IN CASE OF EMERGENCY CALL 9-1-1
Township of Tyendinaga Fire Chief: James Oliver
Fire Website: https://www.tyendinagafire.ca/regular-startup-page.php
The Township of Tyendinaga Fire Department was formed in 1992 by a dedicated group of residents concerned about the rising costs of purchasing protection from outside the municipal boundaries.
A special thanks to that group including Wayne Prest, Paul Hanna, John Hill, Claire Kennelly, Glen McMechan, Bruce Demille and Dan Callaghan along with countless other volunteers from the community. Without their dedication and forethought, we would not have the progressive fire department we have today. The Fire Hall is located at the corner of Melrose Road and Weese Road along with the Municipal Office, the Library and the Roads Department.
The department responds to calls for assistance for fire emergencies as well as medical assistance to the ambulance and motor vehicle accidents. The Fire Department also provides fire prevention and inspections upon request for residents. If your group is interested in a speaker attending your meetings to speak on Fire Prevention, the department would be pleased to attend. Our fleet of apparatus includes a pumper truck, two tanker trucks, a rescue truck, a pick up truck and a side by side for off road use. Thirty dedicated and irreplaceable volunteers respond from our one station at Melrose.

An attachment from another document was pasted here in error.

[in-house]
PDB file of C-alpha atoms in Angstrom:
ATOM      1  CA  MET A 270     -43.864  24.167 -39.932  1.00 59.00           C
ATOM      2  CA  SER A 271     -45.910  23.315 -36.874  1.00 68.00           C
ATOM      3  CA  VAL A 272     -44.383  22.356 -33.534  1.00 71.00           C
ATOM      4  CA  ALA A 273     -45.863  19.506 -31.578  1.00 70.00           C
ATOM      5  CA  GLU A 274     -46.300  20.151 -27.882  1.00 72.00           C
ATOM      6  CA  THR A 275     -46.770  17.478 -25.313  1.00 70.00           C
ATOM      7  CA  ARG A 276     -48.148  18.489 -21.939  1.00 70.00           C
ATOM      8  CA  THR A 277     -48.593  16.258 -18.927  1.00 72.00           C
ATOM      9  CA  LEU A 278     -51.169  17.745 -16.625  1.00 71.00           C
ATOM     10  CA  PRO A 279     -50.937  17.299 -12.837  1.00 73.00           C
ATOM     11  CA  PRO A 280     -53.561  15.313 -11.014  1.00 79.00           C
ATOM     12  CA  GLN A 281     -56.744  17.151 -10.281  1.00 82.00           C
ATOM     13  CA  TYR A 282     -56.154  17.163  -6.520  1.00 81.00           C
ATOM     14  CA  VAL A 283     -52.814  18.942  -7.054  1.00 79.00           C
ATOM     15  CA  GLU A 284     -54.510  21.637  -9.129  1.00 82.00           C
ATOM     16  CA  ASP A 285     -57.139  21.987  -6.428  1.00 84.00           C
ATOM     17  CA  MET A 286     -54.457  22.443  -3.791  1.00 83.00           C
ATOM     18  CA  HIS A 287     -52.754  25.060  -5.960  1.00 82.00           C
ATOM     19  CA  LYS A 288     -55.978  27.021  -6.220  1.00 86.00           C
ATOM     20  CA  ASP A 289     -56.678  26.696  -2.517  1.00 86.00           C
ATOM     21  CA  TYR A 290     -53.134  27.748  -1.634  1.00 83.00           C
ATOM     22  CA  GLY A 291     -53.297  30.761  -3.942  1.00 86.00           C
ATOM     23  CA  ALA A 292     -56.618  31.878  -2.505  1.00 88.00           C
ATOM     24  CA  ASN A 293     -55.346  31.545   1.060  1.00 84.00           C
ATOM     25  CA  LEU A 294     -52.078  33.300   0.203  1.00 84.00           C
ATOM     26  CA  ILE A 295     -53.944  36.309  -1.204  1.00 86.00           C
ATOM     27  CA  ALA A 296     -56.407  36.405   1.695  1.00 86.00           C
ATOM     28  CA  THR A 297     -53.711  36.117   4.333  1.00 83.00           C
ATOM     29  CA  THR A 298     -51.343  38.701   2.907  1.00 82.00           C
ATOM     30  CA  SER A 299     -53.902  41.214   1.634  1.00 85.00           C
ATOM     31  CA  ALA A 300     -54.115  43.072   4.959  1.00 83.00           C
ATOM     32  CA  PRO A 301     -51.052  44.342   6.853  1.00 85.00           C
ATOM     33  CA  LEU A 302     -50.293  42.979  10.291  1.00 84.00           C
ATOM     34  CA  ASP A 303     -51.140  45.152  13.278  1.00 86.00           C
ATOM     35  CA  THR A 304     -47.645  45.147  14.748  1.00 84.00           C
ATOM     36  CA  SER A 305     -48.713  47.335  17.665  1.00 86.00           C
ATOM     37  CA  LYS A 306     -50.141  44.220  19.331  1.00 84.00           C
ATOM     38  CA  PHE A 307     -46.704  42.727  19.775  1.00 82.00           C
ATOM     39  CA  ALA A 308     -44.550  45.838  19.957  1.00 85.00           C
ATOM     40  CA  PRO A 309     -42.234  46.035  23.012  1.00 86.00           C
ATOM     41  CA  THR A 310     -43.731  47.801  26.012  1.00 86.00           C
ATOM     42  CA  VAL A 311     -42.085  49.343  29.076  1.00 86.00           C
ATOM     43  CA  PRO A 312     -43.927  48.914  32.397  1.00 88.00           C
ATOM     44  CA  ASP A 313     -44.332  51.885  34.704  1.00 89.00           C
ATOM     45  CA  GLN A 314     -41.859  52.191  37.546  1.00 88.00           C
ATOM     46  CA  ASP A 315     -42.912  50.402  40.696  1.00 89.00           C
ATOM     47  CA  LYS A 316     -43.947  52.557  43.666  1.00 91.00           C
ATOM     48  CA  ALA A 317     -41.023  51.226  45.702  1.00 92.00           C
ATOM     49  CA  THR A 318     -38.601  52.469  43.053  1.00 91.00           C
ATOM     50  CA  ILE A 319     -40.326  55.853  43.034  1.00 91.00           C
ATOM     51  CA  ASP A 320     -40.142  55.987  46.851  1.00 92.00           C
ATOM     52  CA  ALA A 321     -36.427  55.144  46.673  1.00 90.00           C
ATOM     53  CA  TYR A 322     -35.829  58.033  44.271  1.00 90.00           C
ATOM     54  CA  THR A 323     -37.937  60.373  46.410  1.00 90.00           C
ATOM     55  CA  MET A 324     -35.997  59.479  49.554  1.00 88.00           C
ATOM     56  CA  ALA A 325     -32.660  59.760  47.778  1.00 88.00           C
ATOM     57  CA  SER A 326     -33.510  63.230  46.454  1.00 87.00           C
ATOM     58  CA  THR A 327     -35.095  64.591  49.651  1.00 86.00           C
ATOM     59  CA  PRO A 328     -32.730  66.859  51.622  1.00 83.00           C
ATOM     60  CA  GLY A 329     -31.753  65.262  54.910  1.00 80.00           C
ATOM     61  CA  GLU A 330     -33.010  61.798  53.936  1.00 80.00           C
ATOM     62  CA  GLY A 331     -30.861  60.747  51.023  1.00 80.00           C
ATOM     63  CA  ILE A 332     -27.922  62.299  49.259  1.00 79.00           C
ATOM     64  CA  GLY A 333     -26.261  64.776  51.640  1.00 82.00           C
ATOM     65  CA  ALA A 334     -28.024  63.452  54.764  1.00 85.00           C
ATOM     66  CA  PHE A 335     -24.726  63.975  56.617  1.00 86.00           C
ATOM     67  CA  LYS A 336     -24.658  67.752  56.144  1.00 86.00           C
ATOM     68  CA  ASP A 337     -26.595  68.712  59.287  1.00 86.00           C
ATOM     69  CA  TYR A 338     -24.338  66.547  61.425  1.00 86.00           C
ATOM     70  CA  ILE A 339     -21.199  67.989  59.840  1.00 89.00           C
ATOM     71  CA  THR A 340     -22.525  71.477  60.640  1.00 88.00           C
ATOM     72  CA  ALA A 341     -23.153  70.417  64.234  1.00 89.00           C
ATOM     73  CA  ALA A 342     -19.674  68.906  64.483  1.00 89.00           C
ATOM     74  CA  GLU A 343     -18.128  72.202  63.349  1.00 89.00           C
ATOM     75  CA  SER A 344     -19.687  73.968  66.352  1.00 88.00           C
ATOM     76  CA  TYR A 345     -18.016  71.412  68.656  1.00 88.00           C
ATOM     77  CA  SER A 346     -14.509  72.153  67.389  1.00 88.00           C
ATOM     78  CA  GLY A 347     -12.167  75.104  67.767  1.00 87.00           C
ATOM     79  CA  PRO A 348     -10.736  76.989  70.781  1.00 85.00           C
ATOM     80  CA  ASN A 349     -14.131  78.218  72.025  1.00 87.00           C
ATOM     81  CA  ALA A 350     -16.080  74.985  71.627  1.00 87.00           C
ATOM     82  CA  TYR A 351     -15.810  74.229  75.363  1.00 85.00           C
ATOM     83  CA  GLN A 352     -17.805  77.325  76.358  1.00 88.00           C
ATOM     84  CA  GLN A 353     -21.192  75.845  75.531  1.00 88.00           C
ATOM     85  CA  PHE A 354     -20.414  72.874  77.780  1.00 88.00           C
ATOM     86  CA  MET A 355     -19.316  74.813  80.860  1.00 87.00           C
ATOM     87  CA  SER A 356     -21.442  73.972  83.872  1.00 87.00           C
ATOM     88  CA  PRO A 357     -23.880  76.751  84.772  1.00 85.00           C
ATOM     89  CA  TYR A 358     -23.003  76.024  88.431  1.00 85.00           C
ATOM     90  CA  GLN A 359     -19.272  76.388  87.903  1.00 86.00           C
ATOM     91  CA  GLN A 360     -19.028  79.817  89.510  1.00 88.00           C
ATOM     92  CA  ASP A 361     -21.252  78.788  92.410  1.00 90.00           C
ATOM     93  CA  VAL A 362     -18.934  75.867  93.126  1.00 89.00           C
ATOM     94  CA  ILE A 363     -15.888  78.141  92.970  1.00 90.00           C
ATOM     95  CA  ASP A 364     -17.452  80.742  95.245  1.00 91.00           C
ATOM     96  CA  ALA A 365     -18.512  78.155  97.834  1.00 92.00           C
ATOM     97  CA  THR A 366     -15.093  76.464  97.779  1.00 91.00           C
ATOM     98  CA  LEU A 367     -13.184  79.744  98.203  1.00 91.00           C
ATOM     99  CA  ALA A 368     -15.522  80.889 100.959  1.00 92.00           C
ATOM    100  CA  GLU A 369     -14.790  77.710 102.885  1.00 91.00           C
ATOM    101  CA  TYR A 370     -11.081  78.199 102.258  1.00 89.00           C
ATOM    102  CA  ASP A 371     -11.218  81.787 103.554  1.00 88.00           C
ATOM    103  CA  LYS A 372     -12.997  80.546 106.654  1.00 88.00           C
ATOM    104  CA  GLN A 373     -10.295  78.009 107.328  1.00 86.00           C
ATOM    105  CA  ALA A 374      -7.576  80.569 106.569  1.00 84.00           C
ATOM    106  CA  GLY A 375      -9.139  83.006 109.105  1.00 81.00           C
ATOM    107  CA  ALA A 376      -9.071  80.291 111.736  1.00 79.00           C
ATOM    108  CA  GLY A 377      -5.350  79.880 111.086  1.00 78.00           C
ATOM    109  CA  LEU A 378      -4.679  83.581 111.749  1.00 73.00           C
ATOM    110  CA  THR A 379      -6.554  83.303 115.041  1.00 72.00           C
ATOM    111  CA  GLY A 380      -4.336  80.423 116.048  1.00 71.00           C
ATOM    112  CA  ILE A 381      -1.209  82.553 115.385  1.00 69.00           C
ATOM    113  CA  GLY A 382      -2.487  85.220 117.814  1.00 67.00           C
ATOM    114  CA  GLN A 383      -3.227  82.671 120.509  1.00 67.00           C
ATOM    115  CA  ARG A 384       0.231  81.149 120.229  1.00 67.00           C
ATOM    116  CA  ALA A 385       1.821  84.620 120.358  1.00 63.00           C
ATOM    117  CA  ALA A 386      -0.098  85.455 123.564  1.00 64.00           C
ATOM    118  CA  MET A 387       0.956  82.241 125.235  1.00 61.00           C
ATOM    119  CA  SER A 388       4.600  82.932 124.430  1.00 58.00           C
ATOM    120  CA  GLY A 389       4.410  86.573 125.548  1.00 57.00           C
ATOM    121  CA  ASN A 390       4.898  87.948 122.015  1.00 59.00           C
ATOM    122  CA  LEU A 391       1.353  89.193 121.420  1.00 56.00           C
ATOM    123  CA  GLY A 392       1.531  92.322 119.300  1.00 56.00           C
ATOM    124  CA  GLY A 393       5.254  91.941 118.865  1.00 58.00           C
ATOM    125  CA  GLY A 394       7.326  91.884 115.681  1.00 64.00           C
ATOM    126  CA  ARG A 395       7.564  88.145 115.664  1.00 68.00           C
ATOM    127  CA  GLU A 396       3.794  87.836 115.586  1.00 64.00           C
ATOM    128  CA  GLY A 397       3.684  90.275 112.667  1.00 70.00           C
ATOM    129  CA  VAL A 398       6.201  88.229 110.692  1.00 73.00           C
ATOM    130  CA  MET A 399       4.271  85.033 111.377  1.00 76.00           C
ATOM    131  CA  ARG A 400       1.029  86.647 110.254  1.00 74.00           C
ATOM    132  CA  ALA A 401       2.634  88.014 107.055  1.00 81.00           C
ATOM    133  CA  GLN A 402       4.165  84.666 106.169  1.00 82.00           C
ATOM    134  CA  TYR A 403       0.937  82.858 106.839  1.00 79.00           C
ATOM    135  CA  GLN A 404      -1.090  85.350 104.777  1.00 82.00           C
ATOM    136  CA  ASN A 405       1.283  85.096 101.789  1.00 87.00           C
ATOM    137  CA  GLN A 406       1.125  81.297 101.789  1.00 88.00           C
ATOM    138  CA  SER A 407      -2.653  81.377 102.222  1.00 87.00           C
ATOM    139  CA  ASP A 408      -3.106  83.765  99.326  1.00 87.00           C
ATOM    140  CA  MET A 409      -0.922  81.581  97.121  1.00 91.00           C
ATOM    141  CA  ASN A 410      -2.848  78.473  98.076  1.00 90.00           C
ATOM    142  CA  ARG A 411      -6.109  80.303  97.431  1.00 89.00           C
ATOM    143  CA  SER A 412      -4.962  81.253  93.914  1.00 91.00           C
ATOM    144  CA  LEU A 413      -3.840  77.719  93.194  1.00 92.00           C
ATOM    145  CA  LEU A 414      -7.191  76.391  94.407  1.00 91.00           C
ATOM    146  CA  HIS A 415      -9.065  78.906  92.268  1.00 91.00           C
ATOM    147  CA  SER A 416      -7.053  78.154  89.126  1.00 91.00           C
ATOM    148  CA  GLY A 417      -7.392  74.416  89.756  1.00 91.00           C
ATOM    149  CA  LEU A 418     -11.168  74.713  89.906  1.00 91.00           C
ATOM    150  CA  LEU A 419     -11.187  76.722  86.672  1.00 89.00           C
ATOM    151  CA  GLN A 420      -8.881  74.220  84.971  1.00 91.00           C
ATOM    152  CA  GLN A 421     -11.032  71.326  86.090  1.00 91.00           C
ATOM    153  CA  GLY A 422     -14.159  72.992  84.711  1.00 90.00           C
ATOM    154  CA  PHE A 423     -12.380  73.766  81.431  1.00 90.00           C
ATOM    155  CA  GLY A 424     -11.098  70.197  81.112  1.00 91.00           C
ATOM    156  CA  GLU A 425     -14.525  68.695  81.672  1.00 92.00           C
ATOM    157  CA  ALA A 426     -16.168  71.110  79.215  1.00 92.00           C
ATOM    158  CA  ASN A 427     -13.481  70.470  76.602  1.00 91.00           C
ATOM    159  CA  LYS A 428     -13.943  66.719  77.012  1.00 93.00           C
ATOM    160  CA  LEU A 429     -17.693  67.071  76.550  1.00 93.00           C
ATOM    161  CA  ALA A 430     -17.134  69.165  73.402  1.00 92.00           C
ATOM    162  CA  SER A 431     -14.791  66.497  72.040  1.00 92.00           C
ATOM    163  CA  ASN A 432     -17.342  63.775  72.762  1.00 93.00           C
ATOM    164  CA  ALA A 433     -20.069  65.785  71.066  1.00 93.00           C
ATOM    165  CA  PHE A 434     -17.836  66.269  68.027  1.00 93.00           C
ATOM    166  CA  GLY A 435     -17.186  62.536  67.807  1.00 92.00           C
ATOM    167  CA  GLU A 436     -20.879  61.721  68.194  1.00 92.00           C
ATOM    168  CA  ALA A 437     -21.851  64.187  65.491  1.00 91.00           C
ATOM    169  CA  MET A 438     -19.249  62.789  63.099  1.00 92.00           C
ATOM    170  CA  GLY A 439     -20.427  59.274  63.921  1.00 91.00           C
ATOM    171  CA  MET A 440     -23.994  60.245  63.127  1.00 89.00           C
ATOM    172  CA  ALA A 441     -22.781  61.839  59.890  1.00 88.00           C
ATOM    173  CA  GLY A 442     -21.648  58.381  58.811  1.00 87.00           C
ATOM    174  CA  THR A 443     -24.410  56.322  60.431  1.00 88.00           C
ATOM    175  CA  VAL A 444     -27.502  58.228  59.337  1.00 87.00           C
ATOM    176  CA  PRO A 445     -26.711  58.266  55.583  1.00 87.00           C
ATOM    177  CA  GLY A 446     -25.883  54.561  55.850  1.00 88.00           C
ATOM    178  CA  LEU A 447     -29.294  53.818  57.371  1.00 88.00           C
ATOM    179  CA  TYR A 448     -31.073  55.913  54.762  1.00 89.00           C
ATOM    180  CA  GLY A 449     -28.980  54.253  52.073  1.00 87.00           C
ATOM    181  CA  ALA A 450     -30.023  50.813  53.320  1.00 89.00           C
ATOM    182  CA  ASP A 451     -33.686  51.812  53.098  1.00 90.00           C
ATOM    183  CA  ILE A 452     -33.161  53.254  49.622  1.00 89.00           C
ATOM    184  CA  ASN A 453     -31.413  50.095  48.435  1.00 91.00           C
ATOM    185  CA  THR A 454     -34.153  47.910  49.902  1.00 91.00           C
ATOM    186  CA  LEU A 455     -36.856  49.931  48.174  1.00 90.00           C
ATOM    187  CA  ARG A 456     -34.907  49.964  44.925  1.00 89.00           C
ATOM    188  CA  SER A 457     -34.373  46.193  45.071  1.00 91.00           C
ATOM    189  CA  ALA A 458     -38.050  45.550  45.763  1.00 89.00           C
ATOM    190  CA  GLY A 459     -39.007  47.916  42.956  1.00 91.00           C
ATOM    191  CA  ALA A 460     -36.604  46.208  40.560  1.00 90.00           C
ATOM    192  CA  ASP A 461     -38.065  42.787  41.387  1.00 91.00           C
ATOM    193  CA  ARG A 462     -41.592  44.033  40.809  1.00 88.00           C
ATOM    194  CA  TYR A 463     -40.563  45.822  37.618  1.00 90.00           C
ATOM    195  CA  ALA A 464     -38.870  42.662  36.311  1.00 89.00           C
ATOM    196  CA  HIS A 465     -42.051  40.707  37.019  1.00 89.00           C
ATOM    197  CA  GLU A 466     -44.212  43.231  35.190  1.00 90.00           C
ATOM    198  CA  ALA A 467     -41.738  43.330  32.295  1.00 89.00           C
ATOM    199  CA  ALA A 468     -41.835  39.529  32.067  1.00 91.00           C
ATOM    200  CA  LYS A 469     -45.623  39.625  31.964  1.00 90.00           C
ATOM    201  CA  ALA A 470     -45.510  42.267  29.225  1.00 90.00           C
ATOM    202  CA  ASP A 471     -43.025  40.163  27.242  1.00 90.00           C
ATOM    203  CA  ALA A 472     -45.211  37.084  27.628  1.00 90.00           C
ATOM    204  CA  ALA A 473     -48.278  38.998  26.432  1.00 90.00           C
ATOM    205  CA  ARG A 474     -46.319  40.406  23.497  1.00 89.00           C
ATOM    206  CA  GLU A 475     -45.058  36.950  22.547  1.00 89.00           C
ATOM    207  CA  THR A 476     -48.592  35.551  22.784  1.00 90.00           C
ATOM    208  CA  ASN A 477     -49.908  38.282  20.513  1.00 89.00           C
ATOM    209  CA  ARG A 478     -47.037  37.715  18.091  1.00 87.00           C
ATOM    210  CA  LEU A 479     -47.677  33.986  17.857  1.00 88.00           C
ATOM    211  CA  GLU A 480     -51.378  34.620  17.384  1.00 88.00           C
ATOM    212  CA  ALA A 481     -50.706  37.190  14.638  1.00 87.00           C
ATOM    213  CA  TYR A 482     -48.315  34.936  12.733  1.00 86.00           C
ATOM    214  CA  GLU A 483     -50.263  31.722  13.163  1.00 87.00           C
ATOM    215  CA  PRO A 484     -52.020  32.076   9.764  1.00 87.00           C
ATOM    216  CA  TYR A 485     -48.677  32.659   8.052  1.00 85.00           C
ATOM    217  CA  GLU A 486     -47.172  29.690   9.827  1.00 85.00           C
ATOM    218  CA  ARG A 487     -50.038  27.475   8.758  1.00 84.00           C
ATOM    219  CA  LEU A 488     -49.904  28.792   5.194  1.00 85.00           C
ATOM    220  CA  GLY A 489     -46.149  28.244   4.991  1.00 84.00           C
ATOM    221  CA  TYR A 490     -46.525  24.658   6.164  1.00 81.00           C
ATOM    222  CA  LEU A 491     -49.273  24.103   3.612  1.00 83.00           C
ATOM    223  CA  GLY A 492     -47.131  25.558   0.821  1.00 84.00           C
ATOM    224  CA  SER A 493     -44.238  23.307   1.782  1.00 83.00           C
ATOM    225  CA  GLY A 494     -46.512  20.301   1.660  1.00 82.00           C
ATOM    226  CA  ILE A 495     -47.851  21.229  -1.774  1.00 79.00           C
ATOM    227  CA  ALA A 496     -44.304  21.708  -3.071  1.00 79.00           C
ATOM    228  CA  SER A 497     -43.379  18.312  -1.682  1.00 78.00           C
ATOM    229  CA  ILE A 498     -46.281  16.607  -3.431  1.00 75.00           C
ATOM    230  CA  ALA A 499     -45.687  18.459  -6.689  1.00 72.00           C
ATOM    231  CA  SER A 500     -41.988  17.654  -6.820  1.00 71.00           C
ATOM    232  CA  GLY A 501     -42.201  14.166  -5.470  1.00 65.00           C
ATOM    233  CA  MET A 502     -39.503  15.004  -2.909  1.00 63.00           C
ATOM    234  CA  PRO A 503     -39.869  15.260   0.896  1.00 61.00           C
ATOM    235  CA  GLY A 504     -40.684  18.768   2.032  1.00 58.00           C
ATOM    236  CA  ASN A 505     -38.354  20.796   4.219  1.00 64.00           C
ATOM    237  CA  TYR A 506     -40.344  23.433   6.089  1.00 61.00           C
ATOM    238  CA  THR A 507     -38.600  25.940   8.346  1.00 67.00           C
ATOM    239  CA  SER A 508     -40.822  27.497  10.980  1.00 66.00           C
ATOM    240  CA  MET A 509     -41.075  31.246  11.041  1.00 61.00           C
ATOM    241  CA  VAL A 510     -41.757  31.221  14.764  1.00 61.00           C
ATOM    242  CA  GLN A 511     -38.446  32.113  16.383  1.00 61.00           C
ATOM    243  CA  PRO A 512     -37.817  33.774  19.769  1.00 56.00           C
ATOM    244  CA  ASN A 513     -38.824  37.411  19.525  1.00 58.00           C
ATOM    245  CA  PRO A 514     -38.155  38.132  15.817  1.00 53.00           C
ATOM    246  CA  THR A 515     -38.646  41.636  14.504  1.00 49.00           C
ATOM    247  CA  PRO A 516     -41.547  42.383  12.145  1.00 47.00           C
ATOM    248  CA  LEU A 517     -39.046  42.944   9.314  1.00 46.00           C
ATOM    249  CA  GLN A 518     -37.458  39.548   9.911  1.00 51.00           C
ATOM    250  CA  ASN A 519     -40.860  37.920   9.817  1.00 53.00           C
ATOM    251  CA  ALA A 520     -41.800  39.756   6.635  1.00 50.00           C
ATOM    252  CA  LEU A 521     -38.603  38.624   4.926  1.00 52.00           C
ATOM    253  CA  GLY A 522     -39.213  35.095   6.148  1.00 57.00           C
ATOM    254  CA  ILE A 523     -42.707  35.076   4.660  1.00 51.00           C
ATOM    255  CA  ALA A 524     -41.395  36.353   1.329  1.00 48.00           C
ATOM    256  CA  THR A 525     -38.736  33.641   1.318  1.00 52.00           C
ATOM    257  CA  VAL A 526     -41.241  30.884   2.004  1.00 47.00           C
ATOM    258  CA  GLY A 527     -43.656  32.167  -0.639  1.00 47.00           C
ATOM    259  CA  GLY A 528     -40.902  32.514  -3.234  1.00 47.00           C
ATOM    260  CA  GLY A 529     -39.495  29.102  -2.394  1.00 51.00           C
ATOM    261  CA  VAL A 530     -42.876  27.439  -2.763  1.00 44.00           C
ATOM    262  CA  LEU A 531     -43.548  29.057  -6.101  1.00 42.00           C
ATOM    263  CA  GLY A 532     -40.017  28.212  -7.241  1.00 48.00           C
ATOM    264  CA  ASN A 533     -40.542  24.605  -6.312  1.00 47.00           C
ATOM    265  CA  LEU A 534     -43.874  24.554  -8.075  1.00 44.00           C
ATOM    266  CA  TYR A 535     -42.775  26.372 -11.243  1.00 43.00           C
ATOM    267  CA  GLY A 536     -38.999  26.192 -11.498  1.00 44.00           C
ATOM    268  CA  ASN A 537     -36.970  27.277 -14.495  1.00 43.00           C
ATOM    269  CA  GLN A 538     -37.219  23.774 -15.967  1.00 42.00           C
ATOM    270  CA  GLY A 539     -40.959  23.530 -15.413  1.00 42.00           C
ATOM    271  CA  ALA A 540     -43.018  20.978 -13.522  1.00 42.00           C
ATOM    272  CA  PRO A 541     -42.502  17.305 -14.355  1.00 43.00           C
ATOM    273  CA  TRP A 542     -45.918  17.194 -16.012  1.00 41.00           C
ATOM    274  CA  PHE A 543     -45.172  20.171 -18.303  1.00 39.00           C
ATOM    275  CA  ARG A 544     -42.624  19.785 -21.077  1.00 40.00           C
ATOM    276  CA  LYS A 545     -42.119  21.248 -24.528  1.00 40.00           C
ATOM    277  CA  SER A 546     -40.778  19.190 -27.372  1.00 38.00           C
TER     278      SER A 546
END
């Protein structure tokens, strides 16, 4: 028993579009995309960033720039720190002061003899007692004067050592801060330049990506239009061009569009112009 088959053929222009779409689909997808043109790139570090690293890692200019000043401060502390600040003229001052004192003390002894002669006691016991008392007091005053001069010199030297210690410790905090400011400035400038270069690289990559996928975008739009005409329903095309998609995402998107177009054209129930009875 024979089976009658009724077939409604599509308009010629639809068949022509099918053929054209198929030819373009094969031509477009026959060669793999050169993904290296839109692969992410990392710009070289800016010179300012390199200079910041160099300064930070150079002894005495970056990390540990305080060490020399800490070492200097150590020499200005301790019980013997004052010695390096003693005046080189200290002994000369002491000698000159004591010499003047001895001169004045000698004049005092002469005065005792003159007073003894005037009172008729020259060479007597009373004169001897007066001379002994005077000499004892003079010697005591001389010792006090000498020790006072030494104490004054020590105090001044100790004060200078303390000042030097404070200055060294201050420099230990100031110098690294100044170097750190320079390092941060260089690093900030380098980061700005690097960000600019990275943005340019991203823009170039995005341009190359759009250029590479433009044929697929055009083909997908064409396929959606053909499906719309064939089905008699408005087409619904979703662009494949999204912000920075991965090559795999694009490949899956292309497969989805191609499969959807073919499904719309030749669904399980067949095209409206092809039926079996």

The Township of Tyendinaga Fire Department has achieved the Superior Tanker Shuttle Accreditation from Fire Underwriters through the use of developed water sources throughout the Township. Residents who are within 8 km of the Fire Hall should enjoy a better insurance rate.
Join a dedicated group dedicated to developing their skills through training and responding to emergencies.
The recruitment handbook and volunteer application are listed below.
Fire Permits are obtained at the Municipal Office. “Yearly” permits (based on a calendar year January to December) cost $20 and “One-time” permits cost $10.
All controlled burns are to be called in to 1-855-930-1990. Please follow the prompts for who is having the fire, the permit number, type of fire and the location of the fire.
The burn permit and open air by-law are listed below.
BE PREPARED NOT SCARED!
You can avoid panic, protect or limit damage to your property and possibly save lives when a disaster strikes if your prepared. Know the risks, make a plan and get a kit.
Everyone has a responsible role in Emergency Preparedness planning. Follow these links to learn how your community is prepared, and how you and your family can prepare for a disaster or an emergency.
Links to Emergency Preparedness Information
Why Should I Care About Carbon Monoxide?
Many Canadians die every year from carbon monoxide poisoning in their own homes, most of them while
Hundreds of Canadians are hospitalized every year from carbon monoxide poisoning, many of whom are
permanently disabled. Everyone is at Risk – 88% of all homes have something that poses a carbon
Carbon Monoxide is a colorless, odorless, tasteless, toxic gas that enters the body through the lungs
during the normal breathing process. It replaces oxygen in the blood and prevents the flow of oxygen to
the heart, brain and other vital organs
Where does Carbon Monoxide Come From?
Produced when carbon-based fuels are incompletely burned such as:
- Natural Gas
- Heating Oil
What Are the Main Sources of Carbon Monoxide in my Home?
Wood burning/gas stoves, gas refrigerators, gasoline engines, kerosene heaters and others.
How Can I Tell if There is a Carbon Monoxide Leak in my Home?
- Headache, nausea, burning eyes, fainting, confusion, drowsiness.